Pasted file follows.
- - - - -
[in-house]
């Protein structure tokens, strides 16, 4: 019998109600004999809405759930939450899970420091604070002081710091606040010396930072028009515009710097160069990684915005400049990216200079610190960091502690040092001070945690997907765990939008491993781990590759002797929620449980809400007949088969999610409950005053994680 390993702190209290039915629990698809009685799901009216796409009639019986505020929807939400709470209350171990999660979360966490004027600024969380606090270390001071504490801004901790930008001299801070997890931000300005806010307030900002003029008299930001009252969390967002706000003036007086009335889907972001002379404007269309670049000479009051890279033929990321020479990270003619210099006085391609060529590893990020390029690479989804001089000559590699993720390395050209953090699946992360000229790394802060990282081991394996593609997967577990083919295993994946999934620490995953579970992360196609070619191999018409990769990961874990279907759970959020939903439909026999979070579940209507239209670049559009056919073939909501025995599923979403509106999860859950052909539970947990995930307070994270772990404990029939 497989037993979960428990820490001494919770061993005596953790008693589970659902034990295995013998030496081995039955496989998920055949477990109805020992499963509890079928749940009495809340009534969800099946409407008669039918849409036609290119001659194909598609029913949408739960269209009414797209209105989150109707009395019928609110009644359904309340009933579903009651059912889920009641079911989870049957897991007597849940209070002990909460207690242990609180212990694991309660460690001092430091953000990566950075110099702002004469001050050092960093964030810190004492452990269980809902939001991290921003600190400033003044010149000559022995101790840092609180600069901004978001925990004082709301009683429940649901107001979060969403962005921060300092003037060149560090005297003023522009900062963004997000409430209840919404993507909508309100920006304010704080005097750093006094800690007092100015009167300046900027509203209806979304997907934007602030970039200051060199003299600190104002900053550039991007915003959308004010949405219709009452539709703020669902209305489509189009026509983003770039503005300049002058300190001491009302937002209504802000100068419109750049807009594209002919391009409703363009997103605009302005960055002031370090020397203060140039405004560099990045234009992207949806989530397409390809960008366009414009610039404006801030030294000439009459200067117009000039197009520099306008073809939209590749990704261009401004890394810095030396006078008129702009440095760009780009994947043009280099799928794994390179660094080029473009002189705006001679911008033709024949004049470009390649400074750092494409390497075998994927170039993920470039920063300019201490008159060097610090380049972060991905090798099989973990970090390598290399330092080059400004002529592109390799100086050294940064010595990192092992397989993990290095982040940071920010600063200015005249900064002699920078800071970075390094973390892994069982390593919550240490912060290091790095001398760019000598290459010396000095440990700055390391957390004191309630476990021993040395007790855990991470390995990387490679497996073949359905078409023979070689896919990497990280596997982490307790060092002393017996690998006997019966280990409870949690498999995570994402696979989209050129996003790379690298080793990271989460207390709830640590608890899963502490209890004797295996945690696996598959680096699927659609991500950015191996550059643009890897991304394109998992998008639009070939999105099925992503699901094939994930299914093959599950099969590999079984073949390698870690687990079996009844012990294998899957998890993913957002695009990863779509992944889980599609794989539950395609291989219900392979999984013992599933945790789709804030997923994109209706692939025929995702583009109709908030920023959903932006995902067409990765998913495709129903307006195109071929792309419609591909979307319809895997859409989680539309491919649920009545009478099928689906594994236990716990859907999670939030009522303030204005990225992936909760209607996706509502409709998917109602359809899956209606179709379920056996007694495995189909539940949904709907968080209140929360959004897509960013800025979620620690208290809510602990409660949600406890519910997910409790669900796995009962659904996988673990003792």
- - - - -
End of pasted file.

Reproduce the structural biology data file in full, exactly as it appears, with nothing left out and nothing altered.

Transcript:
[in-house]
């Protein structure tokens, strides 16, 4: 019998109600004999809405759930939450899970420091604070002081710091606040010396930072028009515009710097160069990684915005400049990216200079610190960091502690040092001070945690997907765990939008491993781990590759002797929620449980809400007949088969999610409950005053994680 390993702190209290039915629990698809009685799901009216796409009639019986505020929807939400709470209350171990999660979360966490004027600024969380606090270390001071504490801004901790930008001299801070997890931000300005806010307030900002003029008299930001009252969390967002706000003036007086009335889907972001002379404007269309670049000479009051890279033929990321020479990270003619210099006085391609060529590893990020390029690479989804001089000559590699993720390395050209953090699946992360000229790394802060990282081991394996593609997967577990083919295993994946999934620490995953579970992360196609070619191999018409990769990961874990279907759970959020939903439909026999979070579940209507239209670049559009056919073939909501025995599923979403509106999860859950052909539970947990995930307070994270772990404990029939 497989037993979960428990820490001494919770061993005596953790008693589970659902034990295995013998030496081995039955496989998920055949477990109805020992499963509890079928749940009495809340009534969800099946409407008669039918849409036609290119001659194909598609029913949408739960269209009414797209209105989150109707009395019928609110009644359904309340009933579903009651059912889920009641079911989870049957897991007597849940209070002990909460207690242990609180212990694991309660460690001092430091953000990566950075110099702002004469001050050092960093964030810190004492452990269980809902939001991290921003600190400033003044010149000559022995101790840092609180600069901004978001925990004082709301009683429940649901107001979060969403962005921060300092003037060149560090005297003023522009900062963004997000409430209840919404993507909508309100920006304010704080005097750093006094800690007092100015009167300046900027509203209806979304997907934007602030970039200051060199003299600190104002900053550039991007915003959308004010949405219709009452539709703020669902209305489509189009026509983003770039503005300049002058300190001491009302937002209504802000100068419109750049807009594209002919391009409703363009997103605009302005960055002031370090020397203060140039405004560099990045234009992207949806989530397409390809960008366009414009610039404006801030030294000439009459200067117009000039197009520099306008073809939209590749990704261009401004890394810095030396006078008129702009440095760009780009994947043009280099799928794994390179660094080029473009002189705006001679911008033709024949004049470009390649400074750092494409390497075998994927170039993920470039920063300019201490008159060097610090380049972060991905090798099989973990970090390598290399330092080059400004002529592109390799100086050294940064010595990192092992397989993990290095982040940071920010600063200015005249900064002699920078800071970075390094973390892994069982390593919550240490912060290091790095001398760019000598290459010396000095440990700055390391957390004191309630476990021993040395007790855990991470390995990387490679497996073949359905078409023979070689896919990497990280596997982490307790060092002393017996690998006997019966280990409870949690498999995570994402696979989209050129996003790379690298080793990271989460207390709830640590608890899963502490209890004797295996945690696996598959680096699927659609991500950015191996550059643009890897991304394109998992998008639009070939999105099925992503699901094939994930299914093959599950099969590999079984073949390698870690687990079996009844012990294998899957998890993913957002695009990863779509992944889980599609794989539950395609291989219900392979999984013992599933945790789709804030997923994109209706692939025929995702583009109709908030920023959903932006995902067409990765998913495709129903307006195109071929792309419609591909979307319809895997859409989680539309491919649920009545009478099928689906594994236990716990859907999670939030009522303030204005990225992936909760209607996706509502409709998917109602359809899956209606179709379920056996007694495995189909539940949904709907968080209140929360959004897509960013800025979620620690208290809510602990409660949600406890519910997910409790669900796995009962659904996988673990003792």